"I’ve been here for 16 years, and I know how to take a punch," Lockhart said of the defeat of the technology initiative. "You know the real fighters by how they react after they get hit."
Lockhart, who has announced that she will not seek re-election this year, said she remains committed to achieving a so-called "1-to-1" device ratio. She said she will continue to work with her colleagues in the House and Senate to examine ways to increase technology in schools.
"I will still be the speaker of the House for nine more months, and I’m the chair of the Education Task Force that we just voted to extend for another year, so there will be plenty of time to move that initiative forward," Lockhart said.
Buhler said he was grateful for the work of the Legislature in funding higher education. Beyond the equity funding, which will be used to address capacity by hiring staff and opening up "bottleneck" courses, lawmakers approved $3.5 million for the Regents and New Century Scholarship programs and funding for infrastructure upgrades at the University of Utah, new classroom buildings at Utah State University's regional campuses and the construction of a science building at Weber State University that has been a construction priority for several years.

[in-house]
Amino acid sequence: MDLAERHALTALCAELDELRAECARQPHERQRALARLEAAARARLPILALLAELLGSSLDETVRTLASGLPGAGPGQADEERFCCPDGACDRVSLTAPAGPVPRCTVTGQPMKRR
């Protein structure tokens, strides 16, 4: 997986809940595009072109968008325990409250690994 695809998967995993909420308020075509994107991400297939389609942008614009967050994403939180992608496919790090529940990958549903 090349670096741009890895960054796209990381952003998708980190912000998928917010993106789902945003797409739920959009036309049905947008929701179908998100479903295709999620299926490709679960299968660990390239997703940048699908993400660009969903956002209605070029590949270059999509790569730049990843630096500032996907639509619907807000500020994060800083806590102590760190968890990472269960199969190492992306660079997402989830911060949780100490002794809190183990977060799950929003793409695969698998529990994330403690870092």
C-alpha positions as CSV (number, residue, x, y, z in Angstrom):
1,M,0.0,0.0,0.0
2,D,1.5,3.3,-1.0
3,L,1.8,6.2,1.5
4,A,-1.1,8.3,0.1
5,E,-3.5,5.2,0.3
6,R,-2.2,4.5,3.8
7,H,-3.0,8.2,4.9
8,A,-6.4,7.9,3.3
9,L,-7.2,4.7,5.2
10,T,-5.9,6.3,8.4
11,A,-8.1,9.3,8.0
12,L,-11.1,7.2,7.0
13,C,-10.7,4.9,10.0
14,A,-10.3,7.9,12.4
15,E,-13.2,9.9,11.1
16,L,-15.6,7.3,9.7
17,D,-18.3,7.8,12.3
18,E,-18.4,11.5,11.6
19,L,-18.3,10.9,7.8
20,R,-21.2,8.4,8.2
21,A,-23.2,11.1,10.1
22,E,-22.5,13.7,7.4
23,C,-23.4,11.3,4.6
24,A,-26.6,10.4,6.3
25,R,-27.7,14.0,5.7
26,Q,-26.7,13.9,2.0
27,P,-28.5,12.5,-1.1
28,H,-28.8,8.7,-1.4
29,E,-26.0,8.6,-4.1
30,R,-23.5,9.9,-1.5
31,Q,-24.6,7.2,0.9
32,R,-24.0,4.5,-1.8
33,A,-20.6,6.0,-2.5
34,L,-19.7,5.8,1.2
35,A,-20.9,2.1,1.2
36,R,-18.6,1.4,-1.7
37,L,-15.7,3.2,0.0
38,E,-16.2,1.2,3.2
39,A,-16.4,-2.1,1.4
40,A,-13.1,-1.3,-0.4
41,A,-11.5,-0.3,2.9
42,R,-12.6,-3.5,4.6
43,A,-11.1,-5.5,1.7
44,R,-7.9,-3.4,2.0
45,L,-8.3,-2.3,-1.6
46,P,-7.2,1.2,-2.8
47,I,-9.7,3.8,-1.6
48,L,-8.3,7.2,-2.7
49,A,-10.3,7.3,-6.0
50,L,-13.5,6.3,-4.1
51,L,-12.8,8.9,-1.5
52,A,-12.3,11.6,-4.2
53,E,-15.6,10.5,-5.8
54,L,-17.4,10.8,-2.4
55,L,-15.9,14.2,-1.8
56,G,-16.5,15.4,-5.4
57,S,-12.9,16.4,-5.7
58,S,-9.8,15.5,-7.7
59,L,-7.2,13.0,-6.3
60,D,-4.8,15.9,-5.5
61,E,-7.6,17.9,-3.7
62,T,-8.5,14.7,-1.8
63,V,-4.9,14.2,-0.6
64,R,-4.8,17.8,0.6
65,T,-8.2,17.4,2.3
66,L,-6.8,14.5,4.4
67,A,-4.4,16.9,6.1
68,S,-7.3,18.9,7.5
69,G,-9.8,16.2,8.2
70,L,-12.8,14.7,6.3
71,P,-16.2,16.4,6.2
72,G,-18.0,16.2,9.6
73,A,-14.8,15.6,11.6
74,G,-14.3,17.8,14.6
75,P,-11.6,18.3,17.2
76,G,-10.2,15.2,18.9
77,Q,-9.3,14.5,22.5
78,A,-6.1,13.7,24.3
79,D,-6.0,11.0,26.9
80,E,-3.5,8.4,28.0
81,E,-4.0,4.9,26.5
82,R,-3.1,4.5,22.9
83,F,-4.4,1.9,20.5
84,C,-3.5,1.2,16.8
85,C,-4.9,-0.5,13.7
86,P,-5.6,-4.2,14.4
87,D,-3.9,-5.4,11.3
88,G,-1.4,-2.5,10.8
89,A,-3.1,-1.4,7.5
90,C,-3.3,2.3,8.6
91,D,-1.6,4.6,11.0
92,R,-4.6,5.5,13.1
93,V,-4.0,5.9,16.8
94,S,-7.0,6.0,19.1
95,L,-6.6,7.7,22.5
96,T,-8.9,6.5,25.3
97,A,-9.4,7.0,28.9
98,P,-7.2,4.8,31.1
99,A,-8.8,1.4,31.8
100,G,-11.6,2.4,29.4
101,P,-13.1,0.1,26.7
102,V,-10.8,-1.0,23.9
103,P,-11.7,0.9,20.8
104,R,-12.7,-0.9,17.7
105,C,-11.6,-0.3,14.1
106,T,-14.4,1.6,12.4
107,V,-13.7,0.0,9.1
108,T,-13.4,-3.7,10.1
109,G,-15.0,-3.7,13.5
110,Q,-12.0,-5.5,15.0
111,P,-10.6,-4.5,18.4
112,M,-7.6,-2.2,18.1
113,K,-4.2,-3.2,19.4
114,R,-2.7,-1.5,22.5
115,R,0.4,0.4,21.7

"This is hugely important and very helpful and I think shows a tremendous commitment on the part of the Legislature to devote these kinds of resources to higher education," Buhler said.
For public education, lawmakers passed HB150, which appropriates $20 million to enhance science, technology, engineering and mathematics education — collectively known as STEM. They also approved $3 million for HB96, a program that allows private firms to invest in the early education of at-risk students, and $1 million for SB43, a grant program that will create after-school programming for students affected by intergenerational poverty.
Lawmakers approved changes to the school grading system in SB209, which penalizes schools by a single letter grade for low participation rather than an automatic F and excludes new schools and alternative schools from grading. They also approved $100,000 to help low-income students afford Advanced Placement testing with SB140.
The Legislature also approved $250,000 for SB40, which seeks to increase the rigor of economic and financial literacy education in high schools through the creation of new standards, an end-of-level assessment and a financial literacy endorsement for teachers.
Martell Menlove, state superintendent of public instruction, said his general reaction to the work of the Legislature is very positive. He said the money appropriated for enrollment growth more accurately reflects the costs associated with new students than past years, and the 2.5 percent increase in per-student funding is reflective of the current state of the economy.